Our paths are as old
as the ones worn by mankind.
We carved paths since the beginning, since we departed
our forests of origin and crossed the still-fertile Sahara,
marching to the north, to a Europe in ice,
where nature begged us to trade our melanin for vitamin D
(and so some of us were whitened, a mortal sin
we all pay for, in some shape or form, to this day),
but also to the far-off east;
from there, we continued our epic march
across the Bering Strait,
toward the Americas.

After this unparalleled anthropological adventure
when we agreed our foundational mission
had been carried out,
certain men we had already long-forgotten
arrived and carried us off in dark and formidable galleys
to the other side of the world, where
new work awaited us: clearing forests,
planting prepubescent fields
and harvesting their fertile fruits,
mining gold, diamonds, emeralds,
digging out iron from the bowels of the earth
and forging it with the art of our ancestors,
herculean tasks that we performed
as we were dying, fighting, making music,
dancing and loving each other,
even loving those who, presumptuous and foolish,
thought themselves our veritable and eternal masters.

In this way we peopled the world,
forging peoples, nations, cultures.
All we needed for our work to be complete
was to reclaim our still occupied lands,
and remake them in the likeness of our ancestors.

One day we woke up and said:
those who came here without being invited
on a pale foggy morning with their scurvy,
their flu, their syphilis and their greed
will have to go, because we don’t want them among us;
we need no longer leave this circle
traced by the shadow of the baobabs that had been here
since before we were born
or by the bright flames of the bonfires
we gathered around every night
to tell of our past, explain it to our young ones,
and envision the future;
we will be here or we won’t;
those who were forced to flee, to forge new nations
far away from the reach of our embrace,
will be able to return, if they wish; and
we fought:
furious, beautiful, magnificent,
perhaps irresponsible.

What we didn’t know is fighting is simple,
winning is achievable,
but most improbable is knowing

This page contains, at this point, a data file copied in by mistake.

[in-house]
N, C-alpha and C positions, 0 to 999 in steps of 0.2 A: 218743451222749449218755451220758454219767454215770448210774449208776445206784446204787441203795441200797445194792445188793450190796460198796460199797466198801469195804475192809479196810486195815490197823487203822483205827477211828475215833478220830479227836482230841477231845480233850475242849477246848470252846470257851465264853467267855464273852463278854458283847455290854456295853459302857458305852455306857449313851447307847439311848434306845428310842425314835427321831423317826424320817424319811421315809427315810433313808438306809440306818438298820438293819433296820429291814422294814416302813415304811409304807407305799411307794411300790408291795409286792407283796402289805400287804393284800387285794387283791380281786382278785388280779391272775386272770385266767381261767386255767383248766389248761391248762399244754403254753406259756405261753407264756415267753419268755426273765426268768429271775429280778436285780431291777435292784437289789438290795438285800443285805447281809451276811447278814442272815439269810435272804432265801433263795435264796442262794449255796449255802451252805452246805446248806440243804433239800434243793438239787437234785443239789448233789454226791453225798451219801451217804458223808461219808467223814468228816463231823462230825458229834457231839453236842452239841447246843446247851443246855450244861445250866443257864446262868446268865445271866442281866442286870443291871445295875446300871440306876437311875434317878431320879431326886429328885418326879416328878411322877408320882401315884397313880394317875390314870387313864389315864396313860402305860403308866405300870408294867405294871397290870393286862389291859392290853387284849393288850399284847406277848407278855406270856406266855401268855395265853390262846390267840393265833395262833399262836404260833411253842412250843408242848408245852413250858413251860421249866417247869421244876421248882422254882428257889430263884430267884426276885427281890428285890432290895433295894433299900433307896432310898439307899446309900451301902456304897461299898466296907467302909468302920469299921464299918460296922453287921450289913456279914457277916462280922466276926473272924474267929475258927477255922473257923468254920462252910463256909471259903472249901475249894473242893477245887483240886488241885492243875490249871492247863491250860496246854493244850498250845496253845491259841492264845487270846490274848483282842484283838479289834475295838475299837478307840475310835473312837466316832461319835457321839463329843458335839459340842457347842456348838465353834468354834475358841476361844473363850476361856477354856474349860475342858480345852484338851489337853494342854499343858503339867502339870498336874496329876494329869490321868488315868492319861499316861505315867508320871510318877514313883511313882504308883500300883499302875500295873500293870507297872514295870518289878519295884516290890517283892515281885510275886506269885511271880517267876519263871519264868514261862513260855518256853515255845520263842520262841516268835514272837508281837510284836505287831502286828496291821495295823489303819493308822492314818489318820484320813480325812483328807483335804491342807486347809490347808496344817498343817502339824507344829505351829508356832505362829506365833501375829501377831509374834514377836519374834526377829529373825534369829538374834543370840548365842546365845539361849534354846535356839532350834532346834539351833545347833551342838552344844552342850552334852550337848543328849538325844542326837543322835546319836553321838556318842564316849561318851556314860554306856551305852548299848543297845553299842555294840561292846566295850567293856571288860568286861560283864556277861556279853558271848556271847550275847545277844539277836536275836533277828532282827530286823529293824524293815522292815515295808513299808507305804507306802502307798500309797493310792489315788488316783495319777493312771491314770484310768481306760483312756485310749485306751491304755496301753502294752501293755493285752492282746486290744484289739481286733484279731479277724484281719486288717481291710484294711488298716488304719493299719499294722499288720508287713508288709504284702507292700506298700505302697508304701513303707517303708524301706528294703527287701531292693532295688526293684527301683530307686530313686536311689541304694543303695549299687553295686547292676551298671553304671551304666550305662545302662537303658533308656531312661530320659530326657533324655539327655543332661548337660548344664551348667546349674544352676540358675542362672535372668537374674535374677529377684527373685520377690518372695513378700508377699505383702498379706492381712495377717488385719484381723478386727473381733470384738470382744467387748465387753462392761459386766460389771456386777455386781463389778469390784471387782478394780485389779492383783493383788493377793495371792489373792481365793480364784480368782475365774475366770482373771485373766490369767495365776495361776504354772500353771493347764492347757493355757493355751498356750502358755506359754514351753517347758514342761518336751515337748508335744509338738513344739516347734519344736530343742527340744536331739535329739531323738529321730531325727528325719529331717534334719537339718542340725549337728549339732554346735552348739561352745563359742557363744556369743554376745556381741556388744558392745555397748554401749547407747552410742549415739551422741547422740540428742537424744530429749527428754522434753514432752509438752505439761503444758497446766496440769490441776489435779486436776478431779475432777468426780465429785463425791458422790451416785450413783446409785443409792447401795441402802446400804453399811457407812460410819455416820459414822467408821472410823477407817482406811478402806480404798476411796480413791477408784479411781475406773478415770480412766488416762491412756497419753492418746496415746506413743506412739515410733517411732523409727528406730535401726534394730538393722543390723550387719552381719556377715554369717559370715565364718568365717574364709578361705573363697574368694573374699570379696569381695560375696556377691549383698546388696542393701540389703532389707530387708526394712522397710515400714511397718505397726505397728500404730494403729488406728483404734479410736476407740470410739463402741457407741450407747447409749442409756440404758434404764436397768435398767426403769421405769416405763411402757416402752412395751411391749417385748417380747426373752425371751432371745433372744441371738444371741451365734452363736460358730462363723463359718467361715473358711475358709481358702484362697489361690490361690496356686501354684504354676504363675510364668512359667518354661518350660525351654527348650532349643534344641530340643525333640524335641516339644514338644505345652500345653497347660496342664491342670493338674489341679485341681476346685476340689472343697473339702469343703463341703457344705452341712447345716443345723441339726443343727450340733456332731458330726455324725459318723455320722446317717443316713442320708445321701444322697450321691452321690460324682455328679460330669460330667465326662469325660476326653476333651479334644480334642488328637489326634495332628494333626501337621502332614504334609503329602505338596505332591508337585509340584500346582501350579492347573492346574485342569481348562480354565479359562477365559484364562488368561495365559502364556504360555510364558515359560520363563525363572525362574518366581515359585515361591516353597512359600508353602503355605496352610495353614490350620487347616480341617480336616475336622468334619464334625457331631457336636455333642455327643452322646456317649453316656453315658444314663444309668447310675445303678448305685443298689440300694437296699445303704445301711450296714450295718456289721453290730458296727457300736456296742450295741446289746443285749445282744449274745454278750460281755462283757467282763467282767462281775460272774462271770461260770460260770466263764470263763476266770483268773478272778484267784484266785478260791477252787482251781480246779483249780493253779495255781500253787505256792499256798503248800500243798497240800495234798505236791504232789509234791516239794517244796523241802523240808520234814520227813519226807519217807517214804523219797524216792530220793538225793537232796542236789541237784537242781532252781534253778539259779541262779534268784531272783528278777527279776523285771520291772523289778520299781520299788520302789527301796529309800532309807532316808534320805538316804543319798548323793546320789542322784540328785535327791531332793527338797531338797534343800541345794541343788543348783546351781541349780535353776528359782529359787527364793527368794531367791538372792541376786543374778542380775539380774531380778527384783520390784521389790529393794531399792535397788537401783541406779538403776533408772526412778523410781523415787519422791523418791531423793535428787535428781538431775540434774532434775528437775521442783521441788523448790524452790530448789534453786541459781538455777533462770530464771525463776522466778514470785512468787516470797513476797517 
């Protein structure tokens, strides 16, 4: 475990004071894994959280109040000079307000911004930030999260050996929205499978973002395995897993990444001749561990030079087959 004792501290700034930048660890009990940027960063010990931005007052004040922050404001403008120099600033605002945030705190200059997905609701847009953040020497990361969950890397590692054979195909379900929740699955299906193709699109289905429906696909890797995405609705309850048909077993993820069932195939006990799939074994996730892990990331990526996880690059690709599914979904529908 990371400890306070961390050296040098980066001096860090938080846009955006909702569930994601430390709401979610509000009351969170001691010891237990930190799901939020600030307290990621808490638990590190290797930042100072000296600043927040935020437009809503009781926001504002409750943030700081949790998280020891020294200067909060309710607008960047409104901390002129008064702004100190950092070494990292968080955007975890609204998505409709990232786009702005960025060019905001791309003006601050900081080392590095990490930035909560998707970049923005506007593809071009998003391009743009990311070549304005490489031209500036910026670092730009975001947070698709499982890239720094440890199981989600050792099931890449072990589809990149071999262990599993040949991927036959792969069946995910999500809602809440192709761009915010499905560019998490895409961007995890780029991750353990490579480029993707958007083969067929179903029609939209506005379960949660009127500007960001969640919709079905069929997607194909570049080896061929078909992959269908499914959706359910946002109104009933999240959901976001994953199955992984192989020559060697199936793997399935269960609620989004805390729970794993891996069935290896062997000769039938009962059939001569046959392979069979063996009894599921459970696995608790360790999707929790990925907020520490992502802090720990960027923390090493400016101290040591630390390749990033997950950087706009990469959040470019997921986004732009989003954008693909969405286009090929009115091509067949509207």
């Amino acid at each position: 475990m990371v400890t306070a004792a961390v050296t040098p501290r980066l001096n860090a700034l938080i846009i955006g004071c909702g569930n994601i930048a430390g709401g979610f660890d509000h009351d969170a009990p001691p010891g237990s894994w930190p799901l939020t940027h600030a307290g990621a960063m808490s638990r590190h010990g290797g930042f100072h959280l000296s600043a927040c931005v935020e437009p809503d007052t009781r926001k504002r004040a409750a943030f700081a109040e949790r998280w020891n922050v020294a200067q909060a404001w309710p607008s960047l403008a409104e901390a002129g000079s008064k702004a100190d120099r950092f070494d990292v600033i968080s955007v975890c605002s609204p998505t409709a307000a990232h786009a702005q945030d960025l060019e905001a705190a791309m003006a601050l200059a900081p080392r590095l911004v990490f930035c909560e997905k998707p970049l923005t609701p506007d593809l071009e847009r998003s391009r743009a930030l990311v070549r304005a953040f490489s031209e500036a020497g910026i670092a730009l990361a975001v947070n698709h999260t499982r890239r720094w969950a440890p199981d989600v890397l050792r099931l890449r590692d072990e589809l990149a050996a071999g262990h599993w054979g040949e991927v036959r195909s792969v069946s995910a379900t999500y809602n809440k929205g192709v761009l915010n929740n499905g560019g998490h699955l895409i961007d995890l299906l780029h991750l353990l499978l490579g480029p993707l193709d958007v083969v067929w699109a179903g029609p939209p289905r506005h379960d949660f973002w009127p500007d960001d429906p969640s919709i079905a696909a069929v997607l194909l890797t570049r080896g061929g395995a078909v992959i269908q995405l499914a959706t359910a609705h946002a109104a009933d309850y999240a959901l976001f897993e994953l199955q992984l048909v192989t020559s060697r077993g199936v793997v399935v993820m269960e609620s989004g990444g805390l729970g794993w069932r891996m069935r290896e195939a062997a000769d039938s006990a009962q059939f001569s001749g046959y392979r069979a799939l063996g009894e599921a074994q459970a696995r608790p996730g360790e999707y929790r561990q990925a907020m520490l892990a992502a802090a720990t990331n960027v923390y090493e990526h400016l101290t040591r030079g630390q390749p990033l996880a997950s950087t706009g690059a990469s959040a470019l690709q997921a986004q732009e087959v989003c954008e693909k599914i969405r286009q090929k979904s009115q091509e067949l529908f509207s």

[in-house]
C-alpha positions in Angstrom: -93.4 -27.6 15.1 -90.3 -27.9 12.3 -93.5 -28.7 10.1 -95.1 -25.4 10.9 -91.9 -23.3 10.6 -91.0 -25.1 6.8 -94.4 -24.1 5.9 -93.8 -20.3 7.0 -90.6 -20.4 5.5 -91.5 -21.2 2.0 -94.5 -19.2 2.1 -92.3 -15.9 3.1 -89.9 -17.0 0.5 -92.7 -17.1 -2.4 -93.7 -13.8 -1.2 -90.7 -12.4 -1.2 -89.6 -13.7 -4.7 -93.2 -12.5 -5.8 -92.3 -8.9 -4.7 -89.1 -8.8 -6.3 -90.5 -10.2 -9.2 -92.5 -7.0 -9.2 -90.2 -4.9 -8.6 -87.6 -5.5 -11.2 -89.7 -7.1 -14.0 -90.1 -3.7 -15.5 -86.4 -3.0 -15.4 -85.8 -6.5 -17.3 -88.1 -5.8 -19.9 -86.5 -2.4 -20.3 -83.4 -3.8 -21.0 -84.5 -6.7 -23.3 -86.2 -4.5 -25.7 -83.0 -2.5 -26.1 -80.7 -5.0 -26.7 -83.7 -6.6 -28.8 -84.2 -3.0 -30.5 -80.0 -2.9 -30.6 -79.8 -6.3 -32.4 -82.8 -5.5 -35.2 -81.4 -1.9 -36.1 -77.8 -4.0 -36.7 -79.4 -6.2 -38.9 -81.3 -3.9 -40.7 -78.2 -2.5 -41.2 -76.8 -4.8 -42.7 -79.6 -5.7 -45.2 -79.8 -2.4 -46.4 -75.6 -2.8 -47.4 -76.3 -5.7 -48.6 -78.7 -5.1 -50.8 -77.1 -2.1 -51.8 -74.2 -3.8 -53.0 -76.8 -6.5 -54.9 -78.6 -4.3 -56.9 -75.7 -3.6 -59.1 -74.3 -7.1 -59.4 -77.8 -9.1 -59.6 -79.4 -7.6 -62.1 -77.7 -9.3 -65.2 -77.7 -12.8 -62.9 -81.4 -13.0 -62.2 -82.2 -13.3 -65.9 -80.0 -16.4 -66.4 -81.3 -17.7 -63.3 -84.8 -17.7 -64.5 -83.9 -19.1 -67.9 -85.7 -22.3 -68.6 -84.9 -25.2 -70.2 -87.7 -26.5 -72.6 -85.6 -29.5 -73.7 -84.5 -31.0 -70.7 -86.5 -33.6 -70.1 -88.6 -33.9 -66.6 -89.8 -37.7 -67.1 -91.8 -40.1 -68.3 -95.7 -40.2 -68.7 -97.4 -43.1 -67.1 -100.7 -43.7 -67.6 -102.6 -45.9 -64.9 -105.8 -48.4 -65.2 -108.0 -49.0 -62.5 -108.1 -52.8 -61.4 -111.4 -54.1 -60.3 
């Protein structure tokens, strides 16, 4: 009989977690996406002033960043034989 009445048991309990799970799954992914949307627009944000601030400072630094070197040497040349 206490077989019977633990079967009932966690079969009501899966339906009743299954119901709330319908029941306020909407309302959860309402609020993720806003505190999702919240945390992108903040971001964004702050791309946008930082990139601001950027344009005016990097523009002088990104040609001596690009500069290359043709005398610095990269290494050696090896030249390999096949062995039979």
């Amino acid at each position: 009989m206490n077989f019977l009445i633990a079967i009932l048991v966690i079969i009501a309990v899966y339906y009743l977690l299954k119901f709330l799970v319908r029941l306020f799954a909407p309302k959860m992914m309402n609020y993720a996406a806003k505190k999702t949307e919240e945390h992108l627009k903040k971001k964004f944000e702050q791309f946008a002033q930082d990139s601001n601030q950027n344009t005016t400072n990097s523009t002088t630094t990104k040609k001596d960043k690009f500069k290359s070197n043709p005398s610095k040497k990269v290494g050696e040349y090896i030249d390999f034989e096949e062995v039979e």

what to do with the victory.

Sixty years later, we still blame the past.
We stay stuck to the mirror,
but we hesitate over which side we should choose.
We invoke our ancestors
and our traditions that we ourselves
had betrayed
along the way, deliberately or
not; in truth
we never recognized them: when we were born,
they were already unrecognizable, vilified
as they were; but they help us, today,
to justify our ignoble and hidden dream:
to take the seat of our old masters,
with all its trappings and implications
instead of suppressing it and forever erasing it from history,
like we promised our children.

Our souls dried up.

Yes, we have stopped in the face of time,
paralyzed and perplexed.
At times we seem to move forward,
but we go back to being haunted by old doubts and,
most of all,
the same dark dreams.

The old gods watch us in horror,
because we no longer speak their language.

Our children have stopped believing in us.
So they leave again. They cross
deserts, cast themselves to sea,
in fragile vessels guided purely
by the compass of despair, cross borders
through underground tunnels,
beg for compassion, call for asylum,
invent new identities, ready
to forsake everything – past and above all the present –
in the name of the future that was denied them.

So here they are, making their way as they can
down the avenues, streets and alleys
of the foreign cities that receive them
with fear and rage:
some look proud, reclaiming the brilliance
and historical splendor that had always defined them,
seek protection from shadows and
from twisting paths to escape that ancient hate
that pursues them to this day, even though
they shine brightly as the first men
(who, remember, we all come from).

Today we continue our venture
down the different paths of the world,
rediscovering them
and reinventing them, each time more
in our image and likeness.


To make and remake
(I ask)
humanity continually —
is that really our mission?

The paths of the world, every single one,
forced or not, clear or shadowed,
open or allegedly and pointlessly closed,
continue to be torn open by us,
with our pain, our courage,
and our ability to look beyond time.

Translated from the Portuguese by G. Holleran





Photo by Nothing Ahead from Pexels